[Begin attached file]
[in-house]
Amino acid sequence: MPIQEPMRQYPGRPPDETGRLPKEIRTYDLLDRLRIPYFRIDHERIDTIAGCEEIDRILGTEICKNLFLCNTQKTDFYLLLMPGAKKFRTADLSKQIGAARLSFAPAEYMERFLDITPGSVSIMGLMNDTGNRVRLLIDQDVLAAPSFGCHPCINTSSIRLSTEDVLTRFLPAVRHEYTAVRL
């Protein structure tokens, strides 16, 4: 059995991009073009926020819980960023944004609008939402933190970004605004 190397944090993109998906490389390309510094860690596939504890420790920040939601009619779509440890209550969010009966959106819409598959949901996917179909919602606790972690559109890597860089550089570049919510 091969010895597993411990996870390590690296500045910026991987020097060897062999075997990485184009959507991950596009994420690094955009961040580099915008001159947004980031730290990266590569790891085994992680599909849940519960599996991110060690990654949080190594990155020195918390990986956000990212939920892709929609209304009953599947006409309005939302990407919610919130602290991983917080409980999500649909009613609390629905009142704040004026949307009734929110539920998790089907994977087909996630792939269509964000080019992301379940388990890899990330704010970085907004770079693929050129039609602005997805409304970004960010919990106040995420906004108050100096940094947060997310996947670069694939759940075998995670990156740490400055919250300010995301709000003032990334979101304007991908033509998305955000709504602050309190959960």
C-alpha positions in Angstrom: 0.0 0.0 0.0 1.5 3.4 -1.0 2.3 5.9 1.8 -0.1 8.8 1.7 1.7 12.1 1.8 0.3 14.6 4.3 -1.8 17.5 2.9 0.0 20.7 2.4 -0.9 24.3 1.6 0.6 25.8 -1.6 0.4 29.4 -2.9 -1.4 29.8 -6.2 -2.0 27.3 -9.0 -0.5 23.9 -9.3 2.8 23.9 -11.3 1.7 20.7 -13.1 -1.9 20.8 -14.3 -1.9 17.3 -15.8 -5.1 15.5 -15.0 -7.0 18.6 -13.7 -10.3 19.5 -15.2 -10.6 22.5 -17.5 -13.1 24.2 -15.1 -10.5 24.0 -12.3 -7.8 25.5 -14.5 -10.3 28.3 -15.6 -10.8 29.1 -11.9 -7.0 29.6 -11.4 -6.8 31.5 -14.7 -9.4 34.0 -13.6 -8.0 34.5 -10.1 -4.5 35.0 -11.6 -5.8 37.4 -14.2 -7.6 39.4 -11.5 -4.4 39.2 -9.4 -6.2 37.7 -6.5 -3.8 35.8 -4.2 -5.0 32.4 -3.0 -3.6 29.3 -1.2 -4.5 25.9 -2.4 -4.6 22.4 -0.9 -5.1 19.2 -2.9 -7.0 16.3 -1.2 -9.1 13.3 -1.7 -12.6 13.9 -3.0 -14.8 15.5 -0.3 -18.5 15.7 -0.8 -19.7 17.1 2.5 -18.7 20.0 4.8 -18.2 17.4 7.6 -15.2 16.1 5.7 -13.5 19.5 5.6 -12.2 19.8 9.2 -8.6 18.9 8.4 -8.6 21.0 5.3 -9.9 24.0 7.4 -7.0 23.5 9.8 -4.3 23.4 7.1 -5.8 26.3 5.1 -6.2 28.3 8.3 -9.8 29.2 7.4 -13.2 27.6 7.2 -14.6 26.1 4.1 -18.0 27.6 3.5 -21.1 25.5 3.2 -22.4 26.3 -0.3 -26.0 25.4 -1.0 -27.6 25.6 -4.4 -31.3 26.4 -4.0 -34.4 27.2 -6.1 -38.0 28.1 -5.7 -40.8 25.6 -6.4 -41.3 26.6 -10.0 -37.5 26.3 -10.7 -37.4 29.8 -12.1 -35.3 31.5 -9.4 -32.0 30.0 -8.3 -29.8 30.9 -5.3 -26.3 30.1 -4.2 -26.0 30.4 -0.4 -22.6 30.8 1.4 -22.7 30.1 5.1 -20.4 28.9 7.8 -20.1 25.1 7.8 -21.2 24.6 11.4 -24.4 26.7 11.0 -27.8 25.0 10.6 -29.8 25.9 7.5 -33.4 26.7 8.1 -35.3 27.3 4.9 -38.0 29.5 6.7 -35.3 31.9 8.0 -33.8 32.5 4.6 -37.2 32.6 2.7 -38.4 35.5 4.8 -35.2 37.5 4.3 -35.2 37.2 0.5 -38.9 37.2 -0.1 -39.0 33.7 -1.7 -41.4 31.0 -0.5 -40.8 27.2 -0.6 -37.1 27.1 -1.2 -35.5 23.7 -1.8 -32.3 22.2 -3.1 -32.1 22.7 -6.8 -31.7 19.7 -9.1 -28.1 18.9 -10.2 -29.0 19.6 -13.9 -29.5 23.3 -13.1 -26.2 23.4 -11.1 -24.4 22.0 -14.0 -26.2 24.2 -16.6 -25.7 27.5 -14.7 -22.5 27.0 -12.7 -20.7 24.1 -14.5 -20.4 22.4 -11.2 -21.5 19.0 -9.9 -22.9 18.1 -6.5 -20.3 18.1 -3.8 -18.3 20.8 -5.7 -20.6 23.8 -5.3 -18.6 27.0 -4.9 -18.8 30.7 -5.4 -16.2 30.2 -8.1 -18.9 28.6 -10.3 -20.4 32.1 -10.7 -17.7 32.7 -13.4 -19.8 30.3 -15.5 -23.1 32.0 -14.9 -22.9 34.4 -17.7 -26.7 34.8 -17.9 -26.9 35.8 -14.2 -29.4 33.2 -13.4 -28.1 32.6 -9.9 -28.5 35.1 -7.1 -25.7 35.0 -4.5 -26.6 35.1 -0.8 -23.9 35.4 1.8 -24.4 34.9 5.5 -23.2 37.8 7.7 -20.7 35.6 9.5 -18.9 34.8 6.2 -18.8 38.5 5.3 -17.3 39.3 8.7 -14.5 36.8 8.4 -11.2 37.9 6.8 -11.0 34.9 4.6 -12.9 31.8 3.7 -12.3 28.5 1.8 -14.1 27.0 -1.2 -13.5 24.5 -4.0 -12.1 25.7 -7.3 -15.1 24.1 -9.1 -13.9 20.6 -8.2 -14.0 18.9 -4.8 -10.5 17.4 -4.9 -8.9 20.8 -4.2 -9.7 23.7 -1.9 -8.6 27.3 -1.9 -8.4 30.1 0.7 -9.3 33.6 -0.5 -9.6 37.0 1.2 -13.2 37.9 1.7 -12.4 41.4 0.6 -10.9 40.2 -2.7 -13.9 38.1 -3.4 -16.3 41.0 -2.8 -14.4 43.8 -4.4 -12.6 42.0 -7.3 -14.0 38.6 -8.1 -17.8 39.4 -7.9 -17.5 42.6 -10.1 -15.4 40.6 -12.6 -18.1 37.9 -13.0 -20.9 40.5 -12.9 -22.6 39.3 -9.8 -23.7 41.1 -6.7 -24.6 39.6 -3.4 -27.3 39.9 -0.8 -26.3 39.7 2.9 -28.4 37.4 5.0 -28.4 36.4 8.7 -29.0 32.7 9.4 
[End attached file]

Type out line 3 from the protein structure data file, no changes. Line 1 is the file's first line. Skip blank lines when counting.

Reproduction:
């Protein structure tokens, strides 16, 4: 059995991009073009926020819980960023944004609008939402933190970004605004 190397944090993109998906490389390309510094860690596939504890420790920040939601009619779509440890209550969010009966959106819409598959949901996917179909919602606790972690559109890597860089550089570049919510 091969010895597993411990996870390590690296500045910026991987020097060897062999075997990485184009959507991950596009994420690094955009961040580099915008001159947004980031730290990266590569790891085994992680599909849940519960599996991110060690990654949080190594990155020195918390990986956000990212939920892709929609209304009953599947006409309005939302990407919610919130602290991983917080409980999500649909009613609390629905009142704040004026949307009734929110539920998790089907994977087909996630792939269509964000080019992301379940388990890899990330704010970085907004770079693929050129039609602005997805409304970004960010919990106040995420906004108050100096940094947060997310996947670069694939759940075998995670990156740490400055919250300010995301709000003032990334979101304007991908033509998305955000709504602050309190959960």